Despite the accumulation of wealth, honors, and offices--perhaps because of it--Randolph did not escape criticism or controversy. Spotswood, now a private citizen embittered by political battles of the past, attacked Randolph in the public prints, describing him as "a fawning creature . . . whose Pride and Spell has made him turn against his Benefactor, who first promoted him in the World." Randolph answered the assault in the Virginia Gazette with an angry rejoinder.

He preferred simplicity in religion, which offended the dogmatism of the established clergy. In some quarters he was regarded as a deist, a heretic, and a schismatic. These charges he answered in his will, writing a long profession of Christian faith based on the unembellished precepts of the Bible.

He also recorded in his will that he had earned his estate honestly, "tho' by a profession much exposed to temptations of deceit and extortion."

Randolph died on March 7, 1737, and "was (according to his own Directions) carried from his House to the Place of Interment, by Six honest, industrious, poor-House-keepers of Bruton Parish" who divided £20 for their services. The place of interment was the chapel of the Wren Building at the College of William and Mary.

Fire gutted the Wren in 1859 and the burial vaults were disturbed. A physician who examined the contents of Sir John Randolph's tomb discovered the bones of two men. The identity of the second is a mystery.

Copyright © 2003 The Colonial Williamsburg Foundation -------------------- .Sir John Randolph was born in Apr 1693 at Turkey Island / Tazewell Hall, Williamsburg. He married Lady Susanna Beverley, daughter of Peter (Colonel) Beverley and Elizabeth Peyton, circa 1718. He died on 5 Mar 1736/37 at age 43; Williamsburg says died March 7, 1737. He was buried in 1737 at buried chapel of Wren Building at College of Wm. & Mary.

He was Lawyer, Burgess. He was educated in 1711; Graduated from College of William & Mary. He lived in 1724; Purchased what was to become the Peyton Randolph House in Williamsburg. In 1730 knighted.

Children of Sir John1 Randolph and Lady Susanna Beverley were as follows:

i.   Beverly Randolph was born circa 1719 at Of Gloucester. He married Sarah (Agatha) Wormeley, daughter of John Wormley and (--?--) Elizabeth, in 1742. 

ii. Peyton (of Williamsburg) Randolph was born in 1721. He married Elizabeth (Betty I) Harrison, daughter of Benjamin (of Berkeley) Harrison IV and Ann Carter, on 8 Mar 1745/46 Berkeley. He died on 24 Oct 1775 at Philadelphia, Buried at William and Mary?

Died of paralysis at friend's home in Phila. He lived at Williamsburg. He was 1st Pres of American Congress. No issue.

iii.   John "The Tory" Randolph was born in 1727. He married Arianna Jennings, daughter of Edmund Jennings, circa 1752. 
iv.   Mary Randolph was born circa 1728. She married Philip Grymes circa 1743. 

Sir John Randolph

•Born 1693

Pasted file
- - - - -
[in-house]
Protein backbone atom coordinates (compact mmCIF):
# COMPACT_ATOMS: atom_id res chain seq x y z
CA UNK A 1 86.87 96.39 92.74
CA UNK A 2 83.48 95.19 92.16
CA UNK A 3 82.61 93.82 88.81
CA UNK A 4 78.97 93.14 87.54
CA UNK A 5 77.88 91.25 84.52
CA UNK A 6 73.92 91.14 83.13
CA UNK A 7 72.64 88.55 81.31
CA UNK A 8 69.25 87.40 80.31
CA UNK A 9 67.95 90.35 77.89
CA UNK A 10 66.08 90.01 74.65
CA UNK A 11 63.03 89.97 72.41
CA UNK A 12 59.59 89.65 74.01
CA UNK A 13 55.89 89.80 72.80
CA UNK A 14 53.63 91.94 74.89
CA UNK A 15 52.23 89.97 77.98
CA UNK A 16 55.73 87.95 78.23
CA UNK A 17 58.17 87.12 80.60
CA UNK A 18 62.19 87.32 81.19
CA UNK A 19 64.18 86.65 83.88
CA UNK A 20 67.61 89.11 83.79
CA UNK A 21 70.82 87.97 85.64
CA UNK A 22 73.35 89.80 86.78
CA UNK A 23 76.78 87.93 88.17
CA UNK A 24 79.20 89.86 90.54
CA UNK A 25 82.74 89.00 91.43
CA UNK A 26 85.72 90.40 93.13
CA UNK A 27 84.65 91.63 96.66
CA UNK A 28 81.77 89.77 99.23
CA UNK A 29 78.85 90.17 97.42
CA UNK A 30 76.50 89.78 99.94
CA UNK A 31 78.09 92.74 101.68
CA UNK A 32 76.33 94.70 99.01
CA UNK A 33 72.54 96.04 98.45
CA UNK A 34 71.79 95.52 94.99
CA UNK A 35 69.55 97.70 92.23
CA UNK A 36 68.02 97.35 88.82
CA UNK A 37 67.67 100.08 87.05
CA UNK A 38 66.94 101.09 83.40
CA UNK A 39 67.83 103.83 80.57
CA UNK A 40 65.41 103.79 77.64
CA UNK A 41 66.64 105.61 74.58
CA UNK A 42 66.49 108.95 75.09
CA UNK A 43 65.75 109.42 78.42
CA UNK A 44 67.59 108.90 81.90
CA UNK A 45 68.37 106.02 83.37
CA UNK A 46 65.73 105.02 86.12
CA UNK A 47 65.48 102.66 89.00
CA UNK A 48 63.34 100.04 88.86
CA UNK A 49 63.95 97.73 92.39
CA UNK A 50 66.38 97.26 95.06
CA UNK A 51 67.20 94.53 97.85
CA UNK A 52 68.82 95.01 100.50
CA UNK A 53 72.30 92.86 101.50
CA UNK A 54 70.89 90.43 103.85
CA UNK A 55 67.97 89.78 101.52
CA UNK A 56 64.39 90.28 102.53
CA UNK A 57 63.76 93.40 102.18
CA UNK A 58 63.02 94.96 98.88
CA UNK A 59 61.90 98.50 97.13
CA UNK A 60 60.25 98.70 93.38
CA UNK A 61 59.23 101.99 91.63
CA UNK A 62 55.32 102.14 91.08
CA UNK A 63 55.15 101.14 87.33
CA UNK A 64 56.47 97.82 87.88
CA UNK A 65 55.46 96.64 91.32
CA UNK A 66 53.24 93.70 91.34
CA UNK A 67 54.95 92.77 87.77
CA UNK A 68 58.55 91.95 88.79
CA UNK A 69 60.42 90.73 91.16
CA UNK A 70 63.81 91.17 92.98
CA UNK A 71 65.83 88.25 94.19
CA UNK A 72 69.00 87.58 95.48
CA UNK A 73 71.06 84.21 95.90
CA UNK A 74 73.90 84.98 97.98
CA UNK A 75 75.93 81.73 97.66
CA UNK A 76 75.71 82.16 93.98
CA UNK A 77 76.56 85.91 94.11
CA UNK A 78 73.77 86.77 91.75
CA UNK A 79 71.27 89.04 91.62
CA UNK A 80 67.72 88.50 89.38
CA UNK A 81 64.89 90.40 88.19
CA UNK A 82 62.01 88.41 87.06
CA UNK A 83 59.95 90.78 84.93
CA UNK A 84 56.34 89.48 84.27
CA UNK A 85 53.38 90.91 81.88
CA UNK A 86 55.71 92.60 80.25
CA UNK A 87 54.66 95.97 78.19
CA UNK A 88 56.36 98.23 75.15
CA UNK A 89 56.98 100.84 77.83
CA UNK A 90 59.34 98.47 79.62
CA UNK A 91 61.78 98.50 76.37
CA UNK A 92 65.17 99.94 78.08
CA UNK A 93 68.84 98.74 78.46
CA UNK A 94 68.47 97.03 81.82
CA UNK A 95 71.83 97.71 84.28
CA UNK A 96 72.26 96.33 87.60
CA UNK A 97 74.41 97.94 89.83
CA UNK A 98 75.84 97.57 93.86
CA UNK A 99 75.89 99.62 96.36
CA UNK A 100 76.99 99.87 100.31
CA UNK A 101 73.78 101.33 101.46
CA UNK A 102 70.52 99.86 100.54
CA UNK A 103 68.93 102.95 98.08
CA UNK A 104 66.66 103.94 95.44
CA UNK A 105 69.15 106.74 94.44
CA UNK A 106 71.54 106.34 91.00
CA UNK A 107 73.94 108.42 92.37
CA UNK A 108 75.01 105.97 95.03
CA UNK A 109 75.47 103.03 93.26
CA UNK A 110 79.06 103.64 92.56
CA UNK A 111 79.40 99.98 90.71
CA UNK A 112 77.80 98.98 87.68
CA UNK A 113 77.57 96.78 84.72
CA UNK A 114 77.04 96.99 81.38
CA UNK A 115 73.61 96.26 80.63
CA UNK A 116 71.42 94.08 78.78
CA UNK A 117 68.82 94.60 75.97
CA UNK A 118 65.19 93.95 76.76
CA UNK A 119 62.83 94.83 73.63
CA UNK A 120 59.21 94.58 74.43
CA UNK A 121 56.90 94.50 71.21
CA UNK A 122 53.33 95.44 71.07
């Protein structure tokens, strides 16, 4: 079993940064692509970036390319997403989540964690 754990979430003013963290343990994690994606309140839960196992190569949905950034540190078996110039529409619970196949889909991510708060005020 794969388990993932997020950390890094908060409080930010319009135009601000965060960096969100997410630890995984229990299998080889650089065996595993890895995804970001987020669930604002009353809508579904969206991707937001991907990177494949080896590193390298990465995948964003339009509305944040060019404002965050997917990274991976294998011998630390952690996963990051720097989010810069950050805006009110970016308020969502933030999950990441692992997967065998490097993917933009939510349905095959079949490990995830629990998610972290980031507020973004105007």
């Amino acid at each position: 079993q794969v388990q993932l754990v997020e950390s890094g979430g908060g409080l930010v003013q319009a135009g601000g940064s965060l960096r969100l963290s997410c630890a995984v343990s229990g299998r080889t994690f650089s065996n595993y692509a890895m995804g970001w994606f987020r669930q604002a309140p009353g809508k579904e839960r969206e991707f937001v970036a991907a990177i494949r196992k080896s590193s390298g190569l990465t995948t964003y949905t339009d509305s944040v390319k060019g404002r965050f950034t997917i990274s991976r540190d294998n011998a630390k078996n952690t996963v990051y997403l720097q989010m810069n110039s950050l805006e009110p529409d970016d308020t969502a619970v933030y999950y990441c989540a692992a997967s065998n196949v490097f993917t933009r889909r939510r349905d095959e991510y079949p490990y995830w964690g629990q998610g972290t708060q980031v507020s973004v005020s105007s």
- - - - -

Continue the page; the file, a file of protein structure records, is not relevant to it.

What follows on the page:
•Youngest of six sons

•Early student at the College of William & Mary

•Simple, ethical, kindhearted man

•Member of Virginia House of Burgesses

•Lifelong interest in Native American Indians

•Died 1737

•Buried at Wren Chapel at William & Mary

A man of quality

It was written of Sir John Randolph that "his Parts were bright and strong; his Learning extensive and useful." He was, it was said, "An Assertor of the just Rights and natural Liberties of Mankind; an Enemy of Oppression; a Support to the Distressed." He had, in short, "the Air of a man of quality."

The phrases are lifted from Randolph's obituary in the March 11, 1737 edition of Williamsburg's Virginia Gazette. Had they been written about another man, they might be discounted as the sort of overgenerous flattery that characterized the death notices of prominent men. But such things were said of Sir John Randolph while he lived, and modern biographers fill their columns with his praise.

According to these reports, Sir John was modest and sincere, a man of integrity and patience who had great concern for impartiality and the rule of law. He was tactful, warm, and good-humored. He was the only colonial-born Virginian to be distinguished with knighthood and the best-regarded lawyer in the colony. A legal scholar, he had an interest in literature and history and a remarkable library.

Early years

Born in 1693 to William and Mary Isham Randolph of Turkey Island in Charles City County, Va., Sir John was the youngest of six brothers who, with their two sisters, led Virginia's most powerful family into the 18th century.

An early student of the college of William & Mary, Randolph finished his studies in the fall of 1711 as "first scholar" and took up the study of the law. Governor Alexander Spotswood made him a deputy attorney general of Charles City, Prince George, and Henrico Counties the following year.

Appointed to Virginia’s House of Burgesses

Randolph prosecuted cases for the Crown until he followed his legal studies to London to be admitted to Grays Inn at the Inns of Court on May 17, 1715. He made short work of his courses, being called to the bar November 25, 1717, and leaving for Virginia the following spring. Spotswood appointed him clerk of the House of Burgesses as soon as he returned.

Randolph married Susannah Beverly, whose elder sister had married his eldest brother. Their first child, a boy named Beverley, was born about 1720, and their second son, Peyton, in 1721.

Early interest in American Indians

Randolph took leave of his young family in 1722 to act as secretary to the Virginia delegation that traveled to Albany, New York, for a meeting of Iroquois chiefs organized by Governor William Burnet of that state.

Property Owner

John Randolph was among the original aldermen of the newly incorporated town of Williamsburg. We do not know where the family first lived in Williamsburg, but in 1724, Randolph did acquire two wooden houses thirty-six feet apart on Market Square. Joining them with a center section, he fashioned what today is called the Peyton Randolph House.